1-10. AN ON-THE-JOB INJURY
a. A civilian RT injured his back during a failed attempt to lift a patient. The
technologist, a slight man of 5 foot 4 inches, did not want to take the time to get help in
moving his patient, a rather heavy-set, but mobile individual. The RT had already
experienced some difficulty in assisting the patient with the initial move from wheelchair
to X-ray table, which was supposed to have been patient-assisted.
b. The mishap occurred when the partially-mobile patient was stepping down
from a step stool. He lost his footing and toppled over the RT. As a result of this fell,
the technologist injured his back, suffering nerve damage and rupturing his L-5 disc.
The injury resulted in chronic pain and discomfort, which led to absenteeism. This, in
turn, caused a personnel shortage within the department for a full six months. The RT,
who loved his job, ended up getting Workmen's Compensation and being medically
retired. He wanted to work, but no longer could because of one hasty decision based
on a mistaken notion about saving time.
c, The fall was, almost literally, the straw that broke the camel's back. This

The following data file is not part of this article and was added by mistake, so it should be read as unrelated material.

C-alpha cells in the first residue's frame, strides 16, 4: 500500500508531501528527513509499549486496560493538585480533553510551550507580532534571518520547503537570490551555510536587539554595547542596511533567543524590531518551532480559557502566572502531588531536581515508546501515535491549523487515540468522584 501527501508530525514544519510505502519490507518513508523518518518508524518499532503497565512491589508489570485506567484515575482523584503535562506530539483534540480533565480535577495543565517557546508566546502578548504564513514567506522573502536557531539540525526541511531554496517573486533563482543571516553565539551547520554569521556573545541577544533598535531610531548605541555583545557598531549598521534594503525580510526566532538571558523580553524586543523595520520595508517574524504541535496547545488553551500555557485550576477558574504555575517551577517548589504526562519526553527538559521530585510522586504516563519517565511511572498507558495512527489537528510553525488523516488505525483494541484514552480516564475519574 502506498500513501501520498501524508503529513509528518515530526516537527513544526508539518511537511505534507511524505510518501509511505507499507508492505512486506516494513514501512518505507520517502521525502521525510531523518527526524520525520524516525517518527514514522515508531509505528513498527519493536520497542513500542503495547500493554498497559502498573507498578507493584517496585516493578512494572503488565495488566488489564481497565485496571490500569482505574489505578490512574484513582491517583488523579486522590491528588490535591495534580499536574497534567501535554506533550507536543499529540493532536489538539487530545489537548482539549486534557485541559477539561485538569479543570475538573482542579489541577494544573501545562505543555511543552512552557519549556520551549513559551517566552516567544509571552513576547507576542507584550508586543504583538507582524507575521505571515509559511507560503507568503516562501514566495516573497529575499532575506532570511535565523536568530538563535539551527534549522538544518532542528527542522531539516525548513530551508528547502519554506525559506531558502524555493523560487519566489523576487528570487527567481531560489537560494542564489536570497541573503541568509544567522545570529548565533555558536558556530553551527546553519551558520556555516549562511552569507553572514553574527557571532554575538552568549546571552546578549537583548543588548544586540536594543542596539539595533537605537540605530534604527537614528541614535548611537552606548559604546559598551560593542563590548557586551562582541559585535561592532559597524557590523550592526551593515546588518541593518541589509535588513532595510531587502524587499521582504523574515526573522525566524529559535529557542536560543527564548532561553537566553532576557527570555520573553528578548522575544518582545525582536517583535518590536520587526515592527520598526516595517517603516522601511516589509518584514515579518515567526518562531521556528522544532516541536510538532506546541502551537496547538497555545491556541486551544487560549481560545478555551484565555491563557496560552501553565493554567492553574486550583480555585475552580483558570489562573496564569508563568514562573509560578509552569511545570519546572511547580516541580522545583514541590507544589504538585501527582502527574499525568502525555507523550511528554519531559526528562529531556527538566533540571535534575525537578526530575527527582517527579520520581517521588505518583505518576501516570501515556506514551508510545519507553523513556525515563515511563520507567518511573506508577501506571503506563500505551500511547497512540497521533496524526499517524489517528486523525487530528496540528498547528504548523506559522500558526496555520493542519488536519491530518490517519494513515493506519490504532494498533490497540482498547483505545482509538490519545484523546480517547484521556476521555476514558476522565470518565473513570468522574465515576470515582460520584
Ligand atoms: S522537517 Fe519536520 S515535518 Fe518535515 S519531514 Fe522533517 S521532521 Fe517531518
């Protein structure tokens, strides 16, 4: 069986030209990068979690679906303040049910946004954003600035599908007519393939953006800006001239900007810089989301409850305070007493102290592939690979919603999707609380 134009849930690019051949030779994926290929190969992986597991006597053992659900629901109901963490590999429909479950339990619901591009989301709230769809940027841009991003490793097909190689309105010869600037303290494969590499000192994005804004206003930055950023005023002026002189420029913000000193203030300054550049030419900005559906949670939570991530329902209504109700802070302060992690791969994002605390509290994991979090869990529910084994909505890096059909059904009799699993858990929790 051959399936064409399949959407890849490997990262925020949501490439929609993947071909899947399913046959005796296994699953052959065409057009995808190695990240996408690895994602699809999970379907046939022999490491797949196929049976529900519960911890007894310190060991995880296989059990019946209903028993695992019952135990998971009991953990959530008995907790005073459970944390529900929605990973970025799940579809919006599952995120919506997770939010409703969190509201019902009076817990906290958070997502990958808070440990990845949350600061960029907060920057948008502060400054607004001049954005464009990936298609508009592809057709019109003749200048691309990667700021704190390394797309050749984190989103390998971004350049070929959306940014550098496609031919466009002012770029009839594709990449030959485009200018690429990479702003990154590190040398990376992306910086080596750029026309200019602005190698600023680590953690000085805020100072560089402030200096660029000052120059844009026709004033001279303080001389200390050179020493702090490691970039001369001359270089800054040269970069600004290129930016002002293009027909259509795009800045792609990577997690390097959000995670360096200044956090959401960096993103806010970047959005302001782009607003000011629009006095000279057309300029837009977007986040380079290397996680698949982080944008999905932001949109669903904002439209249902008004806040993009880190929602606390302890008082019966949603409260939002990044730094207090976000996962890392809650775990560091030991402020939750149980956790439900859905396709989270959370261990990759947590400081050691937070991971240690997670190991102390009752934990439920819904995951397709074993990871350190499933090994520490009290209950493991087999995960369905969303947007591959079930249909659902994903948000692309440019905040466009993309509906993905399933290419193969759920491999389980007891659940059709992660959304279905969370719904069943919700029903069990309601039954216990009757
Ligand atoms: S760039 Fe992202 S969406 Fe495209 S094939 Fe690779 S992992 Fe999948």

radiologic technologist's back had already been weakened by years of misuse resulting
from poor body mechanics. As a secondary observation, if he had known how to take
the fall, his injury might have been less serious.
1-11. TRANSFERRING A PATIENT FROM A WHEELCHAIR TO AN X-RAY
a. Patient Able to Assist. Even a mobile patient must be given some help in
making the transfer from wheelchair to X-ray table, or from the X-ray table to the
wheelchair. While it is desirable to let the patient assist to the extent possible, the
patient might, in fact, not be as strong as he thinks. A sudden movement, for example,
may make the patient dizzy and fall. So, you must be on the alert, ready to provide the
assistance needed. The next series of figures shows what you need to do for a patient
who is able to assist from properly positioning the wheelchair in relation to the table
(figure 1-13), helping the patient to stand up (figure 1-14), helping the patient onto the
step stool (figure 1-15), easing the patient onto the table (figure 1-16), positioning the
patient on the table (figure 1-17), and placing him in the supine position (figure 1-18).